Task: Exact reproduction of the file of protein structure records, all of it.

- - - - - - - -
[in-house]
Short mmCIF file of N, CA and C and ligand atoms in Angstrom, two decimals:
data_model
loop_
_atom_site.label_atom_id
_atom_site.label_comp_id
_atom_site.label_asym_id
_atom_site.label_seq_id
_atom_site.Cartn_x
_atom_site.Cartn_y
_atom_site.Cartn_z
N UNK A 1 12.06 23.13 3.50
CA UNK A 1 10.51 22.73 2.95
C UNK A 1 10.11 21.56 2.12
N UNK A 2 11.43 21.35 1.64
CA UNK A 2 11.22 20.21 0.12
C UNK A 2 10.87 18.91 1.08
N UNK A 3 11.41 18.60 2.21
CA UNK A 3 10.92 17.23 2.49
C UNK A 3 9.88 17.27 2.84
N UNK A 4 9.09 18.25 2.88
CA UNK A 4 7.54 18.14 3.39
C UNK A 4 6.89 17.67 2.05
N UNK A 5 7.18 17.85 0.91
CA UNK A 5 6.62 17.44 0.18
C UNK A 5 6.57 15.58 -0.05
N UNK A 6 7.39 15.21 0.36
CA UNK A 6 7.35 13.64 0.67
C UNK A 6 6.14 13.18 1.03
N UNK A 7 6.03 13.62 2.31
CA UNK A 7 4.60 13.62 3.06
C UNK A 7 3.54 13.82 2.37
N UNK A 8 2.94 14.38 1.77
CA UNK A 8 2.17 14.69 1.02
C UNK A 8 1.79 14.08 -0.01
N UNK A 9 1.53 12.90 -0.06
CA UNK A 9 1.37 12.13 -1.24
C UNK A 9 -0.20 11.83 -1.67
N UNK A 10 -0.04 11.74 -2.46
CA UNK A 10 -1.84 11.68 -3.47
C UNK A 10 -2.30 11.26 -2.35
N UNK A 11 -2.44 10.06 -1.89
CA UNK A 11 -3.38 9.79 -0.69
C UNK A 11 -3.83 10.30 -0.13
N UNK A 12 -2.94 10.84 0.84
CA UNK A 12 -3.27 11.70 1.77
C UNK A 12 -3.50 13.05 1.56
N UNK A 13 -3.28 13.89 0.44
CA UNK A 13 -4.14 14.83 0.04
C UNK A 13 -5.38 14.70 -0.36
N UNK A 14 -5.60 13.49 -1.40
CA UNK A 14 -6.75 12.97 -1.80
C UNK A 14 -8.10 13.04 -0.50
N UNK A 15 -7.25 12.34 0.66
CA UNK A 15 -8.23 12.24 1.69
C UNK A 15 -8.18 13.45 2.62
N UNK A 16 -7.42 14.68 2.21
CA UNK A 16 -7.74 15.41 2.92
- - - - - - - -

[in-house]
Short mmCIF file of N, CA and C and ligand atoms in Angstrom, two decimals:
data_model
loop_
_atom_site.label_atom_id
_atom_site.label_comp_id
_atom_site.label_asym_id
_atom_site.label_seq_id
_atom_site.Cartn_x
_atom_site.Cartn_y
_atom_site.Cartn_z
N UNK A 1 12.06 23.13 3.50
CA UNK A 1 10.51 22.73 2.95
C UNK A 1 10.11 21.56 2.12
N UNK A 2 11.43 21.35 1.64
CA UNK A 2 11.22 20.21 0.12
C UNK A 2 10.87 18.91 1.08
N UNK A 3 11.41 18.60 2.21
CA UNK A 3 10.92 17.23 2.49
C UNK A 3 9.88 17.27 2.84
N UNK A 4 9.09 18.25 2.88
CA UNK A 4 7.54 18.14 3.39
C UNK A 4 6.89 17.67 2.05
N UNK A 5 7.18 17.85 0.91
CA UNK A 5 6.62 17.44 0.18
C UNK A 5 6.57 15.58 -0.05
N UNK A 6 7.39 15.21 0.36
CA UNK A 6 7.35 13.64 0.67
C UNK A 6 6.14 13.18 1.03
N UNK A 7 6.03 13.62 2.31
CA UNK A 7 4.60 13.62 3.06
C UNK A 7 3.54 13.82 2.37
N UNK A 8 2.94 14.38 1.77
CA UNK A 8 2.17 14.69 1.02
C UNK A 8 1.79 14.08 -0.01
N UNK A 9 1.53 12.90 -0.06
CA UNK A 9 1.37 12.13 -1.24
C UNK A 9 -0.20 11.83 -1.67
N UNK A 10 -0.04 11.74 -2.46
CA UNK A 10 -1.84 11.68 -3.47
C UNK A 10 -2.30 11.26 -2.35
N UNK A 11 -2.44 10.06 -1.89
CA UNK A 11 -3.38 9.79 -0.69
C UNK A 11 -3.83 10.30 -0.13
N UNK A 12 -2.94 10.84 0.84
CA UNK A 12 -3.27 11.70 1.77
C UNK A 12 -3.50 13.05 1.56
N UNK A 13 -3.28 13.89 0.44
CA UNK A 13 -4.14 14.83 0.04
C UNK A 13 -5.38 14.70 -0.36
N UNK A 14 -5.60 13.49 -1.40
CA UNK A 14 -6.75 12.97 -1.80
C UNK A 14 -8.10 13.04 -0.50
N UNK A 15 -7.25 12.34 0.66
CA UNK A 15 -8.23 12.24 1.69
C UNK A 15 -8.18 13.45 2.62
N UNK A 16 -7.42 14.68 2.21
CA UNK A 16 -7.74 15.41 2.92